Joel D Canfield says:

Hulloo, Vanessa!

This is Joel, Shawn’s web guy (and I’ll also claim, the world’s biggest Story Grid fan.)

Delighted you find it helpful. Always happy to hear suggestions (and I’ll go out on a limb and say, so is Shawn, ’cause he’s that kind of guy.)

Vanessa says:

Hi Joel, I have been away from the web for a few days and am now returning to read through Shawn’s posts. Looking forward to it and can’t believe how helpful you both have been. Vanessa

Tina Goodman says:

What is on the right hand side? I view this blog at zoom 150 percent so I can read it without glasses. (But I can easily change it whenever I want to.)

Joel D Canfield says:

Links to all the “how to story grid” posts, in chronological order

Alex Cespedes says:

Thanks for this, Shawn. Really meaty stuff here…

I take it that revelation and action are still very closely related. A revelation is a delayed “effect” of an action on a story, or a symbol for an action that took place before the protagonist entered the story. Is elapsed time the main telltale? Are there any examples that blur the line between an action and a revelation turn?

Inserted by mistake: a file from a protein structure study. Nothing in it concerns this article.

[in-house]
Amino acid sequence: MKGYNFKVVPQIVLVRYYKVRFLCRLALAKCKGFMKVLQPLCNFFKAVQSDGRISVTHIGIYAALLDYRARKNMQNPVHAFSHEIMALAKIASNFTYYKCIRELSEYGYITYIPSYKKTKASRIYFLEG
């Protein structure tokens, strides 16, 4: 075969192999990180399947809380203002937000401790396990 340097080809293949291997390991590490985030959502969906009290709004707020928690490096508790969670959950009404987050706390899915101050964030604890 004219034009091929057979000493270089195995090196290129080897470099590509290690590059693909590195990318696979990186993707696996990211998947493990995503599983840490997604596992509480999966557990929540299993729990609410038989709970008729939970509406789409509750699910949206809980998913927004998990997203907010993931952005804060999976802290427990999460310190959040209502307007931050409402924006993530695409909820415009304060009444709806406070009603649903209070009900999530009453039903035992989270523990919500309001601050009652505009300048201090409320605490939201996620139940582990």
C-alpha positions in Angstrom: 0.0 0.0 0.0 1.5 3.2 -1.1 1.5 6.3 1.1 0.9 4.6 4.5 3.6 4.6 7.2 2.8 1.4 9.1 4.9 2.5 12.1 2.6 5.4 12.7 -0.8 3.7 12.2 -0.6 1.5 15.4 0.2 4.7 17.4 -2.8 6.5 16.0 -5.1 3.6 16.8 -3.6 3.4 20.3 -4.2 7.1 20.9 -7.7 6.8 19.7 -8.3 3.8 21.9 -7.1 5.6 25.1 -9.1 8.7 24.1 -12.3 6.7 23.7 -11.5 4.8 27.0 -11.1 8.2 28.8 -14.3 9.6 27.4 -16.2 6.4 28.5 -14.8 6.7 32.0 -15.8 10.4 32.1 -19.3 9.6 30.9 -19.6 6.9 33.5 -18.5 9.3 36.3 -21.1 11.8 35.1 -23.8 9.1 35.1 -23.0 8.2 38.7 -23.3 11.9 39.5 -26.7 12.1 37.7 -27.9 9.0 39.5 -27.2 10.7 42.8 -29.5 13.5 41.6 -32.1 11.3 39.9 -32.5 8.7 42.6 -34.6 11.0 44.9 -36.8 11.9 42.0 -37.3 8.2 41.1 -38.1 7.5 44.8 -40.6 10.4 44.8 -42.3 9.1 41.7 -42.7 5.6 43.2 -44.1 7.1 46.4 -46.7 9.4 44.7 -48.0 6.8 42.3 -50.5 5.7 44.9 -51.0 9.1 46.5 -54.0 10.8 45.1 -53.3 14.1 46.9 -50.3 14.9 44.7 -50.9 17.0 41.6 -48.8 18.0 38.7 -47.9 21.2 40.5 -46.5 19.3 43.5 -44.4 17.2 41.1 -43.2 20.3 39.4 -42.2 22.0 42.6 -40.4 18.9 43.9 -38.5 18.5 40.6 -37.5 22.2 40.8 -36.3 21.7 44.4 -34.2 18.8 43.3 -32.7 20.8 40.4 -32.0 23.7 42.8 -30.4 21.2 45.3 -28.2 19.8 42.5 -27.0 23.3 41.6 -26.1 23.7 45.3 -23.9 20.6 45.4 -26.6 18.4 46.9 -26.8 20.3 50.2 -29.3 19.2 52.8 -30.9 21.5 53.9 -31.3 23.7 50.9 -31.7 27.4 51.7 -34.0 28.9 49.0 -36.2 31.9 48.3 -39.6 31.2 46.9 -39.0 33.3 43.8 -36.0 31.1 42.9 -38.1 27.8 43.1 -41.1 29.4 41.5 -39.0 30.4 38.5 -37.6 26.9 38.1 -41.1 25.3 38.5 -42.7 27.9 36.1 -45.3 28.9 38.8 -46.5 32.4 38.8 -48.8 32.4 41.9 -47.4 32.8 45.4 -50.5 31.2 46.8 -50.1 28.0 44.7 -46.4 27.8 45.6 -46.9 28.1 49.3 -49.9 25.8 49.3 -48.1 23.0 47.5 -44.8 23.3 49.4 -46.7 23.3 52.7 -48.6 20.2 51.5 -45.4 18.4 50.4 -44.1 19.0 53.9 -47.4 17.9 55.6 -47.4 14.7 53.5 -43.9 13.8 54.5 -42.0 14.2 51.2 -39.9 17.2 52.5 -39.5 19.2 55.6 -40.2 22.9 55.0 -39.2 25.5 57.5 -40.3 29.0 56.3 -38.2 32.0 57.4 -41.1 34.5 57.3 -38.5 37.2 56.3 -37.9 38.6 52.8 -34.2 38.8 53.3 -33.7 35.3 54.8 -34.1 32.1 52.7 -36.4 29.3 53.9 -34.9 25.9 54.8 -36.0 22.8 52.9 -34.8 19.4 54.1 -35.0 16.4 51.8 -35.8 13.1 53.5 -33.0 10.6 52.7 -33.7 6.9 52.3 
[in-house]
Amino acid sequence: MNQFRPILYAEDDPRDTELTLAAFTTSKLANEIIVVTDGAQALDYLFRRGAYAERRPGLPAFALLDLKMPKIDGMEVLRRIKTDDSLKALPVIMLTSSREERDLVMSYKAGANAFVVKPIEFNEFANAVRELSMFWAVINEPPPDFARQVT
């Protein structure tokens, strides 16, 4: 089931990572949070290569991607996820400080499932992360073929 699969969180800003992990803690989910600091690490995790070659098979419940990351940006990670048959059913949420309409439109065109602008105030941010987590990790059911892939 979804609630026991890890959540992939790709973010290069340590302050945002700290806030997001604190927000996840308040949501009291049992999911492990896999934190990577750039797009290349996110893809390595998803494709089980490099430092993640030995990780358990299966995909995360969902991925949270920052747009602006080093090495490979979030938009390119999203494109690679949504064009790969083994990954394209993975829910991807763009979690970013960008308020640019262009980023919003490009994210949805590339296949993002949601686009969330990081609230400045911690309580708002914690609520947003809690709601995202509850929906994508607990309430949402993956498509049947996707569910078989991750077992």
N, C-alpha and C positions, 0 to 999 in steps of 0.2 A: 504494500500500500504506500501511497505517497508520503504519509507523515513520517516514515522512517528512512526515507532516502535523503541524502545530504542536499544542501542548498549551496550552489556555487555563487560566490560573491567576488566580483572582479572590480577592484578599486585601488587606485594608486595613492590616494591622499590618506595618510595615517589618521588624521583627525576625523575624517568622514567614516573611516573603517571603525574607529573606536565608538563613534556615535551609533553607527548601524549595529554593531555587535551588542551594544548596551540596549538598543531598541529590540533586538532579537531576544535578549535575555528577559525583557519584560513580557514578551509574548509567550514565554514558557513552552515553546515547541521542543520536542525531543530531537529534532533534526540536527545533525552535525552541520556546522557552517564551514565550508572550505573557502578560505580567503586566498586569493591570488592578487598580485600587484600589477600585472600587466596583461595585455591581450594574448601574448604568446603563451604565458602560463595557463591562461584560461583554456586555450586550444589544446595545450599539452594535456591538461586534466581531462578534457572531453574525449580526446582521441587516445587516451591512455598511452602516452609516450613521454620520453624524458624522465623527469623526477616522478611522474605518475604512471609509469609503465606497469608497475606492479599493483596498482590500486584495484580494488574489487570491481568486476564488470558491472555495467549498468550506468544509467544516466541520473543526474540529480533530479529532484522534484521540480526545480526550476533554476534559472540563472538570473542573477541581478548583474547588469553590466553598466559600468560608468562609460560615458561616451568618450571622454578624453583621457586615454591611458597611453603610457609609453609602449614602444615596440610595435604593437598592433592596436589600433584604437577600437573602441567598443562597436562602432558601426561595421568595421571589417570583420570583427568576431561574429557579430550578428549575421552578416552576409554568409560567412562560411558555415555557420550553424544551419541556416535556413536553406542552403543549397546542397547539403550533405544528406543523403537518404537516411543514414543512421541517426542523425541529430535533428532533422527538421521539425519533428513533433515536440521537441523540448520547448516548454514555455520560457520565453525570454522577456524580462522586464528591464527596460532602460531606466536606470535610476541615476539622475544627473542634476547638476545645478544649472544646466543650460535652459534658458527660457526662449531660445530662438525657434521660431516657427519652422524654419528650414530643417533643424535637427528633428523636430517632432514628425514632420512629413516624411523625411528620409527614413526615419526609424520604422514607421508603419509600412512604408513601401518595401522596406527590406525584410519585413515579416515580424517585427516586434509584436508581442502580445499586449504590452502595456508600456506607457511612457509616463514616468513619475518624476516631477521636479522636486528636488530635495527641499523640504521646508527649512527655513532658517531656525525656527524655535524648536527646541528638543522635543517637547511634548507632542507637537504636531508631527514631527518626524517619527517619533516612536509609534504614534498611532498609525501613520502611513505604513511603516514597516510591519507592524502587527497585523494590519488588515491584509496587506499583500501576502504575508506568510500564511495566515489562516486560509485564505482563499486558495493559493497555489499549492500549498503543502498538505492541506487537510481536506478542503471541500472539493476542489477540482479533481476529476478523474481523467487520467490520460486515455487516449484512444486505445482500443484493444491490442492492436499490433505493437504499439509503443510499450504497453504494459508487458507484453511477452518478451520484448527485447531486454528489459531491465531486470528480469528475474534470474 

Shawn Coyne says:

Hi Alex,
You can really fall down the rabbit hole with this stuff. My advice is to think of the difference between action and revelation in a very practical way. Revelation is a way of getting in exposition about what’s happened before or the backstory artfully, while action is literally someone doing something to someone else…be it an explosion or a seduction, something done physically to manipulate.

“You’re father is not your father!” “I NEVER LOVED YOU!” are actions too of course (verbal action), but I would still classify them as revelatory turning points. Someone is trying to make another person feel like shit in order to weaken them and take advantage, yes…that’s their action. But he/she is also using a secret or fact that the other person is not aware of as a tool to do that action. They are using a revelation to move their agenda forward.
Hope that makes sense

Tina Goodman says:

Thanks so much Shawn!
Joel, I can see all the links that are typically at the right side of the page down at the bottom, not a problem. Thanks for caring and responding.

Brendan Quinn says:

Hey guys, wanted to make sure I’m getting this…at the end you talk about switching up Turning Points for the climaxes of Act 1 and 2…if the climax is the protag’s ‘active answer’ to the conflict, how could a climax turning point be anything but Character Action (the protag’s action)?

Connor says:

Is the “Action” done in a “Character Action Turning Point” always done by someone that isn’t the Protagonist?

There are two examples in the Story Grid book. One from Zero Dark Thirty and one from The Way We Were. In the Zero Dark Thirty example the Protagonist’s meeting/dinner date is interrupted by an Al Qaeda bombing. In the Way We Were the Protagonist gets her shoe tied by another character.

In both examples the “Action” that’s being taken in the “Character Action Turning Point” is done by a character that affects the Protagonist. Is it always like this or is there ever times when the Protagonist takes an action that affects them self or another person?